Understanding Trademark Classification
Feb. 13, 2023
A trademark is an important legal tool for businesses and individuals who want to protect their brand. It helps distinguish a business’s goods or services from those of other companies.
However, filing for a trademark and choosing the right trademark class can feel overwhelming – there are numerous steps involved and plenty of potential pitfalls along the way.
That is why you may want to contact a knowledgeable trademarks attorney to guide you through this process and explain trademark classification. As a trademarks attorney at the Law Office of Julie Scott LLC, I assist clients in navigating the complexities of trademark law in Kansas City, Missouri, and surrounding areas, including Springfield, Columbia, and Rolla.
What Are Trademark Classes?
Trademarks are granted by the United States Patent and Trademark Office (USPTO) and divided into 45 different classes, each representing a different type of product or service. However, we’ll focus on the two main classes for trademarks: products and services.
Product trademarks are used to protect physical items such as clothing, toys, food, furniture, appliances, and more. This class also includes items that can be used in conjunction with one another, such as car parts or jewelry components. To qualify for a product trademark, the proposed mark and product must be unique enough that consumers can recognize it as belonging to your specific business. For example, the proposed mark "My Fruit Stand" for a business that sell fruit is not sufficiently unique.
Service trademarks are used to protect services such as customer support, consulting services, repair services, legal advice, and more. To qualify for a service trademark, the proposed mark and service must be unique enough that consumers can recognize it as belonging to your specific business. For example, the proposed mark "Best Car Repairs" for a business that repairs vehicles is not sufficiently unique.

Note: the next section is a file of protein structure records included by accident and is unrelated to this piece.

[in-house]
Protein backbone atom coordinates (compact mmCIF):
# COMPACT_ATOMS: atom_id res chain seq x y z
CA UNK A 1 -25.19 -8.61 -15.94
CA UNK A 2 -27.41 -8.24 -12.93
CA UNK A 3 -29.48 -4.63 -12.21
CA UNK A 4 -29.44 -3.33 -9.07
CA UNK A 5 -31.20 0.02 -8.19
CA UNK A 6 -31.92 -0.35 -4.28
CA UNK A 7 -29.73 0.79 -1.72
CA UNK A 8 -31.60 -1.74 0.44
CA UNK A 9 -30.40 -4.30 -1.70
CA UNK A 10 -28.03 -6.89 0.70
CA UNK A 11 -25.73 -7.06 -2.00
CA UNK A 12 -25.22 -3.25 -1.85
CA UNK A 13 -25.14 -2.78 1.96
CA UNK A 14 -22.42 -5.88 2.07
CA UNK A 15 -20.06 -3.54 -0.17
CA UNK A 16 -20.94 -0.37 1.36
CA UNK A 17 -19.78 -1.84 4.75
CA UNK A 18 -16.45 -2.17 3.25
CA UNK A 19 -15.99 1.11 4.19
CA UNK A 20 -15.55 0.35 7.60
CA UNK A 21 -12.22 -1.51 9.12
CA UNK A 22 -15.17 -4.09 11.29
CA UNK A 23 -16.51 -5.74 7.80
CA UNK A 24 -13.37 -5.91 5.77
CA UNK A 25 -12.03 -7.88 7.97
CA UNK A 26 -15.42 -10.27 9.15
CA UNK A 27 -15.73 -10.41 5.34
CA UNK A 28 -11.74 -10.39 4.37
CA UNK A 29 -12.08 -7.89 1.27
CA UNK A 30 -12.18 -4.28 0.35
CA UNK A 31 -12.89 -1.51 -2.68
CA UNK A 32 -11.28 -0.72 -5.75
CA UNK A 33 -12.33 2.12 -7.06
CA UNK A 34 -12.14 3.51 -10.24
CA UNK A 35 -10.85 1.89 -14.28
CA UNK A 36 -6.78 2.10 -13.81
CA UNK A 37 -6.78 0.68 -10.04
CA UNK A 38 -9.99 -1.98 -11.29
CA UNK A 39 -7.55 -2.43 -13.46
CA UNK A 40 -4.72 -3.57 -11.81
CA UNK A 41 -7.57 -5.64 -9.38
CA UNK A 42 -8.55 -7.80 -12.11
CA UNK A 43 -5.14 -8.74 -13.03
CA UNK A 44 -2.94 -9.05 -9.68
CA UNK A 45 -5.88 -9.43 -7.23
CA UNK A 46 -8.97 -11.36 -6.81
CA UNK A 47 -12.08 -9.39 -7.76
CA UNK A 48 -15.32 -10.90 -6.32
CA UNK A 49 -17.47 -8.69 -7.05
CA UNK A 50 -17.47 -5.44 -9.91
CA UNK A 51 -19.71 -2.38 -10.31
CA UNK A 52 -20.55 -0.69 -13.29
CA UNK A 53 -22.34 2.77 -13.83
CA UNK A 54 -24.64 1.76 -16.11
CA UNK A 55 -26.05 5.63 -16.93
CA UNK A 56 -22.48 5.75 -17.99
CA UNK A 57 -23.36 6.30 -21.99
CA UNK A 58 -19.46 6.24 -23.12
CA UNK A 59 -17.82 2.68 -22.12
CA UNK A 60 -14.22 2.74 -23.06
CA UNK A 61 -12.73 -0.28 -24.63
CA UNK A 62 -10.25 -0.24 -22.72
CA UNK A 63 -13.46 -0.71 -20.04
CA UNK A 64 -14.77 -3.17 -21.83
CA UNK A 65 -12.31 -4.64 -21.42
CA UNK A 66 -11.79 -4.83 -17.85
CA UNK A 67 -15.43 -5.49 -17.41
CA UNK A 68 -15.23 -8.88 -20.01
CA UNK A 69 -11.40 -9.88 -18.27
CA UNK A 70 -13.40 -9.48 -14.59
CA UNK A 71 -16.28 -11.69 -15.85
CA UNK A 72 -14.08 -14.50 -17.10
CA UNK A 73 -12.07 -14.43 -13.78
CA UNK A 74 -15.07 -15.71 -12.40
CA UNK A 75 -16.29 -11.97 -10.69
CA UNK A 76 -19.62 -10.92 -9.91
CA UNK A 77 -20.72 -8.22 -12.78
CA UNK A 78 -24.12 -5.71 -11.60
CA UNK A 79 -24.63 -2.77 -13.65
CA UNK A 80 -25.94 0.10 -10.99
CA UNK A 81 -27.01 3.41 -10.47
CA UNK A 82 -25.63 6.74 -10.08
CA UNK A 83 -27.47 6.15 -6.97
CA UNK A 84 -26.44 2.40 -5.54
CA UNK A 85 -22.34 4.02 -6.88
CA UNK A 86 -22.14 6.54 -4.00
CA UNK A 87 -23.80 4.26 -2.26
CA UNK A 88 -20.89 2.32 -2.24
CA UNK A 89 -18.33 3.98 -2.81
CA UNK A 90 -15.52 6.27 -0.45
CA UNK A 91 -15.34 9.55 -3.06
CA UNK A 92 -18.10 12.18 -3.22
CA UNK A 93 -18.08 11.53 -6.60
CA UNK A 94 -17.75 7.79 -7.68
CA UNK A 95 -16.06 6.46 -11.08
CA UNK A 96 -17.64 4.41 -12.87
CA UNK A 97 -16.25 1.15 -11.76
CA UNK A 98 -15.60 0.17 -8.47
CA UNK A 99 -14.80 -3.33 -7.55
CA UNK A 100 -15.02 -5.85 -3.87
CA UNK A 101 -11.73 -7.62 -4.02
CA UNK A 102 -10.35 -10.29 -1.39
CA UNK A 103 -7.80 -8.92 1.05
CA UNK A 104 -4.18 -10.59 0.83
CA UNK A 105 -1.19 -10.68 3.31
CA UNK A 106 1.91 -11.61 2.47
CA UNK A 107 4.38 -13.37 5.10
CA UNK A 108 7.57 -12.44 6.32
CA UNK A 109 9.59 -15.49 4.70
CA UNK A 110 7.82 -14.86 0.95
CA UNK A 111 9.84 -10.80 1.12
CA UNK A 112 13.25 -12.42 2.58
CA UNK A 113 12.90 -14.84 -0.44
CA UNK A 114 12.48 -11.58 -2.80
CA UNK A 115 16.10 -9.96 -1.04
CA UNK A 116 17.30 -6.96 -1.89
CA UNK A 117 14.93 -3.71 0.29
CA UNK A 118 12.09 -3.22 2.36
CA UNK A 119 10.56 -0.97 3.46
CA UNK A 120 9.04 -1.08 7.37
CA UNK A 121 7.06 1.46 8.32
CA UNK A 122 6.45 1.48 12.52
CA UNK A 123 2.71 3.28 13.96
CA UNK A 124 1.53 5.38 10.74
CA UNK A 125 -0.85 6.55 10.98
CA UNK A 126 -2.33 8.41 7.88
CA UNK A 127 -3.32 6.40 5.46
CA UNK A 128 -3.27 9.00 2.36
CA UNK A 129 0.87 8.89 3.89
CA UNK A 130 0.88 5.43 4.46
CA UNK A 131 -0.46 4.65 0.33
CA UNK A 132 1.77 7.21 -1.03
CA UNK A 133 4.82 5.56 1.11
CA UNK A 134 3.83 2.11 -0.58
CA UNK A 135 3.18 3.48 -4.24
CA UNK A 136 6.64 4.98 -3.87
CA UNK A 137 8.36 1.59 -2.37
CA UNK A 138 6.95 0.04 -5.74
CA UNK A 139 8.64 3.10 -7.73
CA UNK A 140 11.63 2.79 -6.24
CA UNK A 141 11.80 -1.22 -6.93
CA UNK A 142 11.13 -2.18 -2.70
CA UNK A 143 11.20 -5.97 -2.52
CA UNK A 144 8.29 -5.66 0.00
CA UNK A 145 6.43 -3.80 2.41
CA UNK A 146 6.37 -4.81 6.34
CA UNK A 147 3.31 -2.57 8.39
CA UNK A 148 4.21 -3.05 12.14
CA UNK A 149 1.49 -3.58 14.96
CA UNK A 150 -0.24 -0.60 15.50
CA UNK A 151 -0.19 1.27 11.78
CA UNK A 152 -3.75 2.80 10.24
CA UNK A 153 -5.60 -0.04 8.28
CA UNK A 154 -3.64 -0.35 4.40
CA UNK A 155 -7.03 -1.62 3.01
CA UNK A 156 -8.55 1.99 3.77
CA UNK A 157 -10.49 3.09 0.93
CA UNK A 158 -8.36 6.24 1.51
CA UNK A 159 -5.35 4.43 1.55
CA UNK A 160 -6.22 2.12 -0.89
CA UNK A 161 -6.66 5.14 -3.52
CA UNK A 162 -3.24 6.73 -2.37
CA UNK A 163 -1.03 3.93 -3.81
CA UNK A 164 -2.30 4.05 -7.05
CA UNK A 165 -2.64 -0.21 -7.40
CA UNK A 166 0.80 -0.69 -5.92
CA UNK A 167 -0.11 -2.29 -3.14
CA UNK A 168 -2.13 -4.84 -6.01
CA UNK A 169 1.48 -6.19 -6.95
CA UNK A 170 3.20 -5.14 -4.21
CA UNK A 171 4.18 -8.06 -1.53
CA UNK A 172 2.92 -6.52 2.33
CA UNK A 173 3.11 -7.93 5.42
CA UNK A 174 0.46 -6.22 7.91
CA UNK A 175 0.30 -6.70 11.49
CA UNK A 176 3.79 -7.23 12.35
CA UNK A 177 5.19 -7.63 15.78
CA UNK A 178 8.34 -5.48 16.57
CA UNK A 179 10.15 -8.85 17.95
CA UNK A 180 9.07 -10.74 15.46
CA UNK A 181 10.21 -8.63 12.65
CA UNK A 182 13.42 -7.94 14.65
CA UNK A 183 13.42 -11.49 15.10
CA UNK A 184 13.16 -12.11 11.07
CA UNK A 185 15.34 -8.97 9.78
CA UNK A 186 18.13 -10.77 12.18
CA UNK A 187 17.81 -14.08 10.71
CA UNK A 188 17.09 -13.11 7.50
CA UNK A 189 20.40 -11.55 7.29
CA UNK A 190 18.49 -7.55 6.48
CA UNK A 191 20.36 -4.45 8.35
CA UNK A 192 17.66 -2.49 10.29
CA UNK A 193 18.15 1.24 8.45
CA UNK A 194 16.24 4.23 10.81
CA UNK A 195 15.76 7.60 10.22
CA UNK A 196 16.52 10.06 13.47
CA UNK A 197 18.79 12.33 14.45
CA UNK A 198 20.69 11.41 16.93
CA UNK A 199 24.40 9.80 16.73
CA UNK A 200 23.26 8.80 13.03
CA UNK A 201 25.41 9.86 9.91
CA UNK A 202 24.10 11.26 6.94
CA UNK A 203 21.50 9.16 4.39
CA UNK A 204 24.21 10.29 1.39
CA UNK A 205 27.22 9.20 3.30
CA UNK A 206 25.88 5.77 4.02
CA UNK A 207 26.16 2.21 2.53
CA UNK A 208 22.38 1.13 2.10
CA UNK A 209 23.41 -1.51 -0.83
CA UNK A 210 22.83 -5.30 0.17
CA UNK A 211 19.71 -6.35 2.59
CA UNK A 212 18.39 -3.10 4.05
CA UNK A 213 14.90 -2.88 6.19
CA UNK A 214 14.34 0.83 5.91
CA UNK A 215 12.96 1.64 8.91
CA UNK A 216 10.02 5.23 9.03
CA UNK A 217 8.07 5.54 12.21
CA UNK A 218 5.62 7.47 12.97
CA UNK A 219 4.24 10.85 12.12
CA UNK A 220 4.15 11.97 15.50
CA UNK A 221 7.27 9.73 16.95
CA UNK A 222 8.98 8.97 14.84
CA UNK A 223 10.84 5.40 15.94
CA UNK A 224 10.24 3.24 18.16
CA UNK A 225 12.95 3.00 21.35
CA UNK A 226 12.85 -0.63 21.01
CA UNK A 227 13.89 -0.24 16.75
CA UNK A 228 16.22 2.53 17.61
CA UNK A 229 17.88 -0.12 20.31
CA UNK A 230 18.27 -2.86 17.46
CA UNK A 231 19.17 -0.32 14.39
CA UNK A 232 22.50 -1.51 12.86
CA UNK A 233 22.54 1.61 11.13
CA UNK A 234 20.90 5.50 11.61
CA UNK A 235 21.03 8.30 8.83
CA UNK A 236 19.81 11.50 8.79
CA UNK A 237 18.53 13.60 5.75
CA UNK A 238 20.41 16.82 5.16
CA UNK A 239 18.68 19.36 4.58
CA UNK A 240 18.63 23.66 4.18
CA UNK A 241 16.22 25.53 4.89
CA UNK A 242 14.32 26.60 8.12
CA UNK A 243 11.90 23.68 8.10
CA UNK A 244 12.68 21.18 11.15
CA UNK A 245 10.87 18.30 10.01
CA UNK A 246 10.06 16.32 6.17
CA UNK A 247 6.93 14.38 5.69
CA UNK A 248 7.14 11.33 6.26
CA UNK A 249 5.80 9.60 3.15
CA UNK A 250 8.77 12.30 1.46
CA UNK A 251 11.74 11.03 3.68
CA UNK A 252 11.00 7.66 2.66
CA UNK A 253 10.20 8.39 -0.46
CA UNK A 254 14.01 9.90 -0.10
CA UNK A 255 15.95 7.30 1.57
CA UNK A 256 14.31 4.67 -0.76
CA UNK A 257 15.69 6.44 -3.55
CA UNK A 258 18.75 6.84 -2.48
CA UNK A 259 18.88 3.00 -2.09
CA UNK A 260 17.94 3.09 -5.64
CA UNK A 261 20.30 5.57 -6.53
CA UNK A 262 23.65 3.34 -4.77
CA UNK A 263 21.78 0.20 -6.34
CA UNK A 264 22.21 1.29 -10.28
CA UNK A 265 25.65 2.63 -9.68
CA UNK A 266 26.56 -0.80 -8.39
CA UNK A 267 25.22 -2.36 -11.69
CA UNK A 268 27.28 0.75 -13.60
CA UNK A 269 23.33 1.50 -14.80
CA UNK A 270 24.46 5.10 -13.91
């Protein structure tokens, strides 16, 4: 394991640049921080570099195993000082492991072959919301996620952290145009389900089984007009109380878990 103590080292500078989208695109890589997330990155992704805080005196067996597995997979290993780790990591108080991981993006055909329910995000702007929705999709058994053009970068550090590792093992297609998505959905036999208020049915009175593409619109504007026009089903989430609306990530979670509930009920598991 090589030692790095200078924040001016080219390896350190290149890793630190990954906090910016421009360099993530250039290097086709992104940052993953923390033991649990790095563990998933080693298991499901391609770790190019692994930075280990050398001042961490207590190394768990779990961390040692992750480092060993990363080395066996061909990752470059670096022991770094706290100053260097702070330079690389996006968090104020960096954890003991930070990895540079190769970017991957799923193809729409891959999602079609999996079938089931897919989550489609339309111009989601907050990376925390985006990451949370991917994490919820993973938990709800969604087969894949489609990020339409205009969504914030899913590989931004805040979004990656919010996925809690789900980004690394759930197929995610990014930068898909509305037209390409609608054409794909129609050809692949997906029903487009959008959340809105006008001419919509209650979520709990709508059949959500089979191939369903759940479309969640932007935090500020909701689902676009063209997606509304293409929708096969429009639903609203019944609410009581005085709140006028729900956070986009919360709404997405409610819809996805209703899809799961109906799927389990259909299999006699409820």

Why Are Trademark Classes Important?
Trademark classes are important because they help businesses identify which goods and services they can legally claim as their own by distinguishing between competing trademarks with the same name in different industries.
For instance, two companies could both use the same name for their respective businesses without infringing on each other’s trademarks if one company is selling t-shirts (Class 25) while the other is selling toys (Class 28). In such a way, these trademarks can co-exist.
Additionally, knowing what class a product or service falls into can help identify potential infringers who may be trying to pass off another company’s goods or services as their own.
Common Mistakes Made With Trademark Classes
Unfortunately, many people make mistakes when filing for trademarks, so it’s essential to understand some of the most common errors before getting started.
Failing to Perform an Availability Search Before Applying